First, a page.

They attracted a lot of interested buyers but no one was able to push that Buy-it-Now button and commit. So what do I do? Do I just let it sit there and hope that someone eventually buys it or do I take action and give those buyers a good “nudge”.
I took action.
I ended the BIN auctions and re-listed both pairs for $24.99 auction -format. Both pairs sold for $24.99 each to the same buyer and they paid right away.
Right now I know some of you are thinking “But Meinard, those items are worth $100 combined. You just lost $50 in potential profits.”
True, but unfortunately “potential” doesn’t pay our eBay fees, cell phone bills, or whatever else we use eBay for. I wish it did, but it doesn’t.
I have no way of knowing if and when a buyer would’ve bought those pairs for $100. The important thing right now is that there’s $50 dollars in my pocket (well, my “Paypal pocket”) and I can go and find the next thrift store item that I can resell.
I know sometimes this can be a tough strategy to follow because we get it stuck in our mind that “No, this item is worth X amount and there’s no way I’m letting it go for less!”
Again, there’s nothing wrong this mindset but if your goal is similar to mine (maintaining your cash flow) then you have to become more flexible with your items and you can’t become to attached to them.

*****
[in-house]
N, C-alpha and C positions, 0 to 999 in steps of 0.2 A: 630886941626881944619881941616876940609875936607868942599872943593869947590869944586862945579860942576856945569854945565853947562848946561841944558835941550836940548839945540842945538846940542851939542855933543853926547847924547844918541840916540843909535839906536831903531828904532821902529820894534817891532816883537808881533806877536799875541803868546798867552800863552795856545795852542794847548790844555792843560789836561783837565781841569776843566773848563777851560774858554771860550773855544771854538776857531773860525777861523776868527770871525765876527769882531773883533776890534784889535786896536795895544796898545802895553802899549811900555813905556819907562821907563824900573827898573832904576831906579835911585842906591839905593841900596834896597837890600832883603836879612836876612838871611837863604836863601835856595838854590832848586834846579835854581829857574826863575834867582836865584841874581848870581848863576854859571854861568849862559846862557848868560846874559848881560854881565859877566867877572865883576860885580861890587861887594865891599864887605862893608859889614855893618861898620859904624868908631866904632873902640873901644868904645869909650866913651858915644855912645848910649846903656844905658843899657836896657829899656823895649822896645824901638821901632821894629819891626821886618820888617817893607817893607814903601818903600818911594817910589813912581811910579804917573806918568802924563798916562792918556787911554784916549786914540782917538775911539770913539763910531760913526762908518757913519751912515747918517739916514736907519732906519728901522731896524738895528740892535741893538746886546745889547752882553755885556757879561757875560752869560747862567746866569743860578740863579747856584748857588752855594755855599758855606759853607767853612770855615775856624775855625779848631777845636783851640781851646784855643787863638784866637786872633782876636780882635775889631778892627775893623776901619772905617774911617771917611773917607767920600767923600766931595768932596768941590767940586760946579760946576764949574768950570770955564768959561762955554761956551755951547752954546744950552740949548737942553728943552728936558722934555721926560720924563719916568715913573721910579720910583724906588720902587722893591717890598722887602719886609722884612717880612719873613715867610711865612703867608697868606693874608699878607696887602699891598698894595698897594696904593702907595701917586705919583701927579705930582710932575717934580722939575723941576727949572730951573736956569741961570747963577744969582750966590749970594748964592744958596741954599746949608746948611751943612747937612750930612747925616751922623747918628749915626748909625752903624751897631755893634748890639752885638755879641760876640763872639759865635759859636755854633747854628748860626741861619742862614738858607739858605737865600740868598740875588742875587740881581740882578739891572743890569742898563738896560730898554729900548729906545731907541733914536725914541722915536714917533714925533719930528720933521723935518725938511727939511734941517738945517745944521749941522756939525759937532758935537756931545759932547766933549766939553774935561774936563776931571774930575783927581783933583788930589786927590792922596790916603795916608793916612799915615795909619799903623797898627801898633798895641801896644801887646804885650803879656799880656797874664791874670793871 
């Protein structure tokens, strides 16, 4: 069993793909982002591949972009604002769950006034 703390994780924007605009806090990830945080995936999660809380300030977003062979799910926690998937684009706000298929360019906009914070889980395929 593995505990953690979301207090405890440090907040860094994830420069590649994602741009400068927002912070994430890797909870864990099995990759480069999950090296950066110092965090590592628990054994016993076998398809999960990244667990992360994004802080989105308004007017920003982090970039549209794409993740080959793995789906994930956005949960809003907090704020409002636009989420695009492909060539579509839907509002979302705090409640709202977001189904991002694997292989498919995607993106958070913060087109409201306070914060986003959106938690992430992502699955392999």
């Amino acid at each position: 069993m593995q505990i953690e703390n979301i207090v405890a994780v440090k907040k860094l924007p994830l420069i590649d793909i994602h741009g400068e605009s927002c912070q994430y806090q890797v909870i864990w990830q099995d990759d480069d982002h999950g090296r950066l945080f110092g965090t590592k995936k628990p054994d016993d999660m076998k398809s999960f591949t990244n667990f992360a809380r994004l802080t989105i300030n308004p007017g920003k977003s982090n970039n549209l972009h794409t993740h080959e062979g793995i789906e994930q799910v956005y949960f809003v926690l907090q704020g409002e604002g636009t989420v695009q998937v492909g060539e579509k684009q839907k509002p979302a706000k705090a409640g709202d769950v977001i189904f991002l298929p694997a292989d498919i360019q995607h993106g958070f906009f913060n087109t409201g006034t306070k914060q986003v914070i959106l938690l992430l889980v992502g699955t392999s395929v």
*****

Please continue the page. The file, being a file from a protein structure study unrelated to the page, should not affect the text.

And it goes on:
After December, I’m much more lax about what I’ll accept for an item. In fact, for the most part, I let the market dictate the “value” of an item.
How do I do that?
Simple: By using the auction-format and starting the auction at $9.99-$24.99.
This is a gamble for sure but ,typically, the items that I purchase (and hopefully the items that you purchase) at the thrift stores are worth a lot more that this price so I’m not too worried. Remember, I’m trying to keep the cash flow going, not maximize profit.
Having a low starting price on your items will invite even the most spendthrift person to place a bid. Sometimes, all you need is that very first bid and all of a sudden the value skyrockets.
Check out these items for example:
Winning Bid: $56.00
Winning Bid: $55.89
Of course it all depends on the items your selling as well, so hopefully you’ve been buying only quality items. Just a heads up, those Old Navy jeans you always see at Goodwill probably won’t start a heated bidding war any time soon. Nothing against the brand, I’m just saying the truth.
My Selling Strategy for January and February: Disney “Frozen” Edition
Again, cash flow is KING for me right now. I’m going to continue to use the auction-format heavily these next few weeks. I’m also going to start them at a low price with a shorter duration (5 days as oppose to 7) so the cash flow arrive even soon.
Come on buyers, I dare you NOT to place a bid at these prices lol
Even if I don’t get the price that I expect, cash is still coming in and that’s the most important thing.
Give it a try. I mean, what’s the worst that can happen? You would make some sales and move some inventory?! Oh no!
Seriously though, if your sales have slowed down then this strategy is worth a shot. You don’t have to auction off EVERYTHING. Try it out on a few items and see how it goes.
Good luck and I’ll talk to you soon